So nature is not by definition better off without humans?
‘Not necessarily. In fact, removing humans can sometimes lead to loss of biodiversity. This is what happened in Greece and Italy, for example, as mountain villages became deserted. Without farmers walking the hills with their cattle, the landscape reverted to wilderness and certain plants and animals started to dominate, at the expense of others. In these landscapes, you can often find holy places, such as a rock chapel or a sacred piece of forest. Guess what? These places tend to have greater biodiversity than the neighbouring nature areas, because they’re cared for with more respect.’
Interesting that you should mention cattle ranching.Isn't that usually considered harmful for nature?
‘It’s a question of balance. A lot of damage results from economic pressure. Capitalism is always demanding more. In Kenya, traditional Masai shepherds resort to caring for the flocks of rich city families. Cows are a financial investment, but in large numbers they lead to overgrazing. In Europe, scaling-up after World War II transformed traditional farms into businesses. Prior to that, small-scale farming actually ensured that the countryside remained biodiverse.’
Do indigenous people have enough voice at the Kunming conference?
‘When global nature targets were first formulated, in 1992, indigenous people played a clear role. United in the Indigenous Caucus, they have tried to exert pressure ever since. But the international consultation structure is by definition an instrument for national governments, which clearly don’t always take the interests of indigenous people into account. As a result, their impact remains limited.’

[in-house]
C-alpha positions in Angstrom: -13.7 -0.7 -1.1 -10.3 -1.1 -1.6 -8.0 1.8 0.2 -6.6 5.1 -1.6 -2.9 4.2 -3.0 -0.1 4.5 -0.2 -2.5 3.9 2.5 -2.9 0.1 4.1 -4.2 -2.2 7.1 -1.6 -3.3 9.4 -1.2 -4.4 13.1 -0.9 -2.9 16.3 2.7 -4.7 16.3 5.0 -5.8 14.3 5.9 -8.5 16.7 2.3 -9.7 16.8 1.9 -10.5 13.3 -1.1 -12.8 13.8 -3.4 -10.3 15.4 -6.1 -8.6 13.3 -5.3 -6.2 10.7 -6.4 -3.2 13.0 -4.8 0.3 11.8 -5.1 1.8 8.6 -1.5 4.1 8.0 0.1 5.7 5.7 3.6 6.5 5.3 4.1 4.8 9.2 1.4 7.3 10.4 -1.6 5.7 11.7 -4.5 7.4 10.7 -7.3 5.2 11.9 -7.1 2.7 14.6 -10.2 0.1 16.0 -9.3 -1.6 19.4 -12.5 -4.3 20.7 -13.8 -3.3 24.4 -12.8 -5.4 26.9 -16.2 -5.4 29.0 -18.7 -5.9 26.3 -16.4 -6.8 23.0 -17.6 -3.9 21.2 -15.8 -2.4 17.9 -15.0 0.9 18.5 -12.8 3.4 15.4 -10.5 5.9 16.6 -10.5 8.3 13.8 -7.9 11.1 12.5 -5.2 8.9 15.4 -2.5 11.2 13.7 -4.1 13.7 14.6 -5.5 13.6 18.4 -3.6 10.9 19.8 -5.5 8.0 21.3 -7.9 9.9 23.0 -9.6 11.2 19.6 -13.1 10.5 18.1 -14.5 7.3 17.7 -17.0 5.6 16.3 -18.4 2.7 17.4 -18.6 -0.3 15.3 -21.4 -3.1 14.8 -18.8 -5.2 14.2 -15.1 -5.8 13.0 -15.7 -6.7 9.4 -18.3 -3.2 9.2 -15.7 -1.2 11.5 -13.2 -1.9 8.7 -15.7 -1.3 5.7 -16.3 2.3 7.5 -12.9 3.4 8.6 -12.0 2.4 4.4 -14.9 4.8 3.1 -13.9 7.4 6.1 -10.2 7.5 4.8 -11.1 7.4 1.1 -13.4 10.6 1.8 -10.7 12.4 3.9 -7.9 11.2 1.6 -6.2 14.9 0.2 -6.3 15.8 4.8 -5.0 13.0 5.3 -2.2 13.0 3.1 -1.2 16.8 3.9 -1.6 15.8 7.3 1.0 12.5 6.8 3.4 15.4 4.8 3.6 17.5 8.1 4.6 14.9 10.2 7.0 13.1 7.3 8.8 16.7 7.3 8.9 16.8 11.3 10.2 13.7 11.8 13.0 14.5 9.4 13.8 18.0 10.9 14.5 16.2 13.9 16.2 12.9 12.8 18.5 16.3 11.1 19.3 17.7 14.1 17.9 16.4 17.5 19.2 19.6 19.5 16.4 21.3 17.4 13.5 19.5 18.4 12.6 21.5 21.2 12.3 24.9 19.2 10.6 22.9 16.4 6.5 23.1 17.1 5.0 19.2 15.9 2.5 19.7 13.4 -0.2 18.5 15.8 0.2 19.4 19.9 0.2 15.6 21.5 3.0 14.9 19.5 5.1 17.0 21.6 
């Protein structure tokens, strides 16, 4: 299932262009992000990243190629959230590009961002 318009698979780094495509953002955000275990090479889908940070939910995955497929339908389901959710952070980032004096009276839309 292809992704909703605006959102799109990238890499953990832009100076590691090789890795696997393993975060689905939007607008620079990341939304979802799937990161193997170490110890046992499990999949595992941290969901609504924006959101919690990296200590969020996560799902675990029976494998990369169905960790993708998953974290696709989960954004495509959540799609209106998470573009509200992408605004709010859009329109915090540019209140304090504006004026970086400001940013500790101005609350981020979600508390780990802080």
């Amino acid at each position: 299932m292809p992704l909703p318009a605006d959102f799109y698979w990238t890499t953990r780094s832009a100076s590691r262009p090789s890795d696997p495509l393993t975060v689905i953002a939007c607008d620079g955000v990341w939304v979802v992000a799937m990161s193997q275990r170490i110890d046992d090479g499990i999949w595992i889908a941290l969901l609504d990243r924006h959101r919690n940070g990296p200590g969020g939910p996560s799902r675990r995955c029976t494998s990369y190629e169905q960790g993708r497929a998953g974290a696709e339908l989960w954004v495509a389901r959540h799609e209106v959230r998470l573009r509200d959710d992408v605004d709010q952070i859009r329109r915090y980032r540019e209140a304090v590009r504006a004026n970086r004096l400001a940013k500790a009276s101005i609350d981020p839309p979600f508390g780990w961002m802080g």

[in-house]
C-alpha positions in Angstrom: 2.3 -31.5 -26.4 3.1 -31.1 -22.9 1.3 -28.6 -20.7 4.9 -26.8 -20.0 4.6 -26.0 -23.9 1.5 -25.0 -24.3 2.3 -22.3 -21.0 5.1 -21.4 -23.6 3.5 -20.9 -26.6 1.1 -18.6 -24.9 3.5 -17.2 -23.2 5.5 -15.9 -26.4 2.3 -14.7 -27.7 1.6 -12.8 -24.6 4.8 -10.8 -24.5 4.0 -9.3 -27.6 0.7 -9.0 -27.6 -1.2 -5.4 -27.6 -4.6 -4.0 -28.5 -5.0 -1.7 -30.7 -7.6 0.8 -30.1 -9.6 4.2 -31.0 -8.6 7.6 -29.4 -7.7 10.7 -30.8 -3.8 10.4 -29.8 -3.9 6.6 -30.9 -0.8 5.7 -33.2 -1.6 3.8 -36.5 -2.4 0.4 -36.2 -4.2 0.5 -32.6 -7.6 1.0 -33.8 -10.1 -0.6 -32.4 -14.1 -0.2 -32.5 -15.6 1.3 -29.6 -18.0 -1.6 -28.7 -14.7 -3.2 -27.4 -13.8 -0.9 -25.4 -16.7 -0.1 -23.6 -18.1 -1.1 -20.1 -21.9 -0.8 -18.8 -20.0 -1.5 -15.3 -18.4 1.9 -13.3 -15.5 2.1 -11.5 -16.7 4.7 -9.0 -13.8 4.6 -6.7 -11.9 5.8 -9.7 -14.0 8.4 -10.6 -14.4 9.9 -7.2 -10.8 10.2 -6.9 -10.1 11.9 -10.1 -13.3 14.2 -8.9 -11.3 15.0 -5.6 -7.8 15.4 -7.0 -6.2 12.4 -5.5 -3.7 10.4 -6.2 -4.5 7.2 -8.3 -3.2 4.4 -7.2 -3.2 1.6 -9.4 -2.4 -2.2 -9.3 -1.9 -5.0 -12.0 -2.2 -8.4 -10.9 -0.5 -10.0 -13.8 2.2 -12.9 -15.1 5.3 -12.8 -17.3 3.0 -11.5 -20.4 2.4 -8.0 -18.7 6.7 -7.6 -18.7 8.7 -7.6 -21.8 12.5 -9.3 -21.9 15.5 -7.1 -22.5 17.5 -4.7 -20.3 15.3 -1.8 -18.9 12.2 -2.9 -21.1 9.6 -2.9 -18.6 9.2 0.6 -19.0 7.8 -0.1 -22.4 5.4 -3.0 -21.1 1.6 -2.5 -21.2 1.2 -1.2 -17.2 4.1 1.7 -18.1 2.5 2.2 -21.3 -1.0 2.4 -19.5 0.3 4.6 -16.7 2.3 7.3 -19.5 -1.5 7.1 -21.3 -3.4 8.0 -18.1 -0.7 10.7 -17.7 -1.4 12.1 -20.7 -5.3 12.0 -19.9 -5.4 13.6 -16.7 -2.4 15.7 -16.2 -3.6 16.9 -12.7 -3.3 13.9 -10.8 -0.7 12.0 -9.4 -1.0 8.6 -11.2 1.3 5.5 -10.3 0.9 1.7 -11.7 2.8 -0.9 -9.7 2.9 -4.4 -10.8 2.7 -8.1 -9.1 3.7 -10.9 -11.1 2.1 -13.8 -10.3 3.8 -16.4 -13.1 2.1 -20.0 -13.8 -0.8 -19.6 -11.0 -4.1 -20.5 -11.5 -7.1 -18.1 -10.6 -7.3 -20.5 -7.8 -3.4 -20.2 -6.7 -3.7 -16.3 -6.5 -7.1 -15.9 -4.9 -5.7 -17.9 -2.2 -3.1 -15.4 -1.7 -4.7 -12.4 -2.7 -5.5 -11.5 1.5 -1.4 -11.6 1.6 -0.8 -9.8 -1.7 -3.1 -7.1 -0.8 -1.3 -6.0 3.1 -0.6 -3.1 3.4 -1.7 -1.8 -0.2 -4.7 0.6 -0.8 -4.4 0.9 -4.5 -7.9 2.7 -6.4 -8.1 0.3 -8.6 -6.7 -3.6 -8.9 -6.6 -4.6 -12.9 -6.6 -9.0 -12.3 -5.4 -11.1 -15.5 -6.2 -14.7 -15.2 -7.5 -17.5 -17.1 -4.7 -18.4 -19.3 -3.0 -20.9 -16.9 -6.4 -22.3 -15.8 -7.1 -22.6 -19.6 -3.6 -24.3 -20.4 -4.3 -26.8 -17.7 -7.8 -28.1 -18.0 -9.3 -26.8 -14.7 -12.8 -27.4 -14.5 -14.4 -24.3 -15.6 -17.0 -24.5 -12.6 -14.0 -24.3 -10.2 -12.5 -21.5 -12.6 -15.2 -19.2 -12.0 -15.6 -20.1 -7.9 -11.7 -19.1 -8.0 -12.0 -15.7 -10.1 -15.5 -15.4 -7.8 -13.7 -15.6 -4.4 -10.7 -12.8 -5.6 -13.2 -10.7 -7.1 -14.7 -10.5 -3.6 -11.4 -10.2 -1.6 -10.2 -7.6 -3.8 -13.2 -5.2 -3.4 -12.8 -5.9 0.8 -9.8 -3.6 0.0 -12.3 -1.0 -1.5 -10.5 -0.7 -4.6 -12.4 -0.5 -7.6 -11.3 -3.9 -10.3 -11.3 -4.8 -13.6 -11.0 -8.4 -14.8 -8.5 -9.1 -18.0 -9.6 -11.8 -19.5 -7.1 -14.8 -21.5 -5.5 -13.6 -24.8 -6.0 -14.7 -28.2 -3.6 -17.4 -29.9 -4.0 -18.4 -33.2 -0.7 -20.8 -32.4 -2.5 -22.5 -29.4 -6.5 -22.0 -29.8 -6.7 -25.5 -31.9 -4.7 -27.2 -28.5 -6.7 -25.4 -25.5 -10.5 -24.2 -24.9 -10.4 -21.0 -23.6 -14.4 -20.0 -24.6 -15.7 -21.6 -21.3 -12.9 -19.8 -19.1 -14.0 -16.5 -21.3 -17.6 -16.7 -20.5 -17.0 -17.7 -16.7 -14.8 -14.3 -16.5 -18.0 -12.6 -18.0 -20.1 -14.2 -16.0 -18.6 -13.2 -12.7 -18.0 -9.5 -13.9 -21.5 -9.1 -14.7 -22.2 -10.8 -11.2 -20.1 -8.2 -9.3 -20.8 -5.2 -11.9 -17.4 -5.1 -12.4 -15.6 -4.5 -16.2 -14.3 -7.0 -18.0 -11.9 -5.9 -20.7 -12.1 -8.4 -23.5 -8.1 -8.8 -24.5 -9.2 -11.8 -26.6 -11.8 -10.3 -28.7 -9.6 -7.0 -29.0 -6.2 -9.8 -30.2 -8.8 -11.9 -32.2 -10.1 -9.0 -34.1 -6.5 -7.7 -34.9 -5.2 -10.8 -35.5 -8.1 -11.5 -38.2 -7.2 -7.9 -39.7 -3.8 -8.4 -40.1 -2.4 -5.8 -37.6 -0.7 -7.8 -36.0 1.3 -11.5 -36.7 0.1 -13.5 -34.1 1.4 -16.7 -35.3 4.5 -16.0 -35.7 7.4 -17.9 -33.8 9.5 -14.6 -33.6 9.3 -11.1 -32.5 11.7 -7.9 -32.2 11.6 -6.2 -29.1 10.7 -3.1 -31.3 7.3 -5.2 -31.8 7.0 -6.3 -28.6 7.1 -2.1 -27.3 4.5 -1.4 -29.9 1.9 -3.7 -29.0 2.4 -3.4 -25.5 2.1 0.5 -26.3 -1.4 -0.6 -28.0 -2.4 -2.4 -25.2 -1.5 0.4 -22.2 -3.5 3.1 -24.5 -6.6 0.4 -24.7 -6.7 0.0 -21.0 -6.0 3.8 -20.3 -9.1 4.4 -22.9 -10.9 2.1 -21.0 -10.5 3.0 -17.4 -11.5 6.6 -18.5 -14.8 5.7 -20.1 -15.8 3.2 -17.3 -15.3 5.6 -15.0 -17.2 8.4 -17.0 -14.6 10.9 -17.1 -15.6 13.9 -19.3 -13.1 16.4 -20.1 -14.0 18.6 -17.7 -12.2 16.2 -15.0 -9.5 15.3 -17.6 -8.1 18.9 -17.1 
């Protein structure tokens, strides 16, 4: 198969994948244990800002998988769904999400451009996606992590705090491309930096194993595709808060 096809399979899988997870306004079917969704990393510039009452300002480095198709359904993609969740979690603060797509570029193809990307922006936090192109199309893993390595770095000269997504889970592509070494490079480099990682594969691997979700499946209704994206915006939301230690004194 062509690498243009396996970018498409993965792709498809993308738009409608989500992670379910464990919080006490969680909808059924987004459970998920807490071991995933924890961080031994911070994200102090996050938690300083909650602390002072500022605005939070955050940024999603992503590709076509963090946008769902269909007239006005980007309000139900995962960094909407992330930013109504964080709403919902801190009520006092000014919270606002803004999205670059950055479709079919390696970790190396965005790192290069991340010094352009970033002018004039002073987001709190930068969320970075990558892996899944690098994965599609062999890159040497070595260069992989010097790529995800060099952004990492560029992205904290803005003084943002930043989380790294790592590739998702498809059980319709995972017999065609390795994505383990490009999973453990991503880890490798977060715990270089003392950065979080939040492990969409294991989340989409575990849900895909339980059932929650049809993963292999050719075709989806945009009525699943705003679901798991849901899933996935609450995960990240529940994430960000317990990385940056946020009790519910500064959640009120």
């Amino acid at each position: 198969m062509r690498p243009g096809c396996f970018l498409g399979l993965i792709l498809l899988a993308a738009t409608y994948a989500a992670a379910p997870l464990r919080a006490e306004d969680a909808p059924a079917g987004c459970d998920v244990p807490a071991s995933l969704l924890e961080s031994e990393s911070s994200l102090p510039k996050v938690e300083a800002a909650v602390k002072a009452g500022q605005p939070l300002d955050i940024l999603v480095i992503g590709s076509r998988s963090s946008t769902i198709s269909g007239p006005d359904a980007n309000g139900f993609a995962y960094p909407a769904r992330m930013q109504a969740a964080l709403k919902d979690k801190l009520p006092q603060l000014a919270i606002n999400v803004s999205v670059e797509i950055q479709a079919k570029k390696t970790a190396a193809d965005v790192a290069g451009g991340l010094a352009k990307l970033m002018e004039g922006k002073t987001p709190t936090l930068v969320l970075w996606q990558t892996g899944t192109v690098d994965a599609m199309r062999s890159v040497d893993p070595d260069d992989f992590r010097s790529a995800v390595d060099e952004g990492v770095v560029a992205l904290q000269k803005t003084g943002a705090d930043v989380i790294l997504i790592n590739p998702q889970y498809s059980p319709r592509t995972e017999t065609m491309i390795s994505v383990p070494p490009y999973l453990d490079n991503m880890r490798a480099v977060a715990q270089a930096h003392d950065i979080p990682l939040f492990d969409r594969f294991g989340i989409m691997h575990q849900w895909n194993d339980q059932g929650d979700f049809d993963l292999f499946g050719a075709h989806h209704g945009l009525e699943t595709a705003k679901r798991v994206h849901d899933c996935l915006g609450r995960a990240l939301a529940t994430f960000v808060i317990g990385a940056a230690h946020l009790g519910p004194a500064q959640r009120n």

What countries are most troublesome?
‘At the moment, I would probably say Brazil. Since Jaïr Bolsonaro has come to power there, the deforestation of the Amazon has accelerated. There are reserves, but they’re criss-crossed by gas and mining concessions. It’s precisely in overlap areas like these that we should let indigenous people decide on what should happen.’
This is not without risk, as more environmentalists, often of indigenous origin, are murdered every year.
‘That’s true. Yet another reason why it would be better to base our nature conservation and preservation practices on the knowledge and worldviews of indigenous people. Large nature conservation organisations are coming from outside in, forging links with the government and sometimes with companies that are mostly interested in raw materials and wood. Indigenous people usually lose out.’
What about the relationship between humans and biodiversity in host country China?
‘China is one of the few countries currently planting more trees than it’s cutting down. They have fairly progressive ideas on ecological modernisation. But when it comes to recognising cultures, China has a less impressive record. Kunming is located in one of the most ethnically diverse provinces, Yunnan. In this region, there used to be kingdoms with their own languages, but they were all eradicated under Mao. This has also impacted people’s relationship with nature. Entire landscapes have been reshaped into uniform rubber plantations.’
How do you see the future?
‘I believe that we are capable of transforming the economic system into one of peaceful cohabitation with nature. Indigenous people have an important role to play in this process; nature is their home. By embracing diversity in worldviews, we can strengthen natural diversity. I just hope we are able to do it in time.’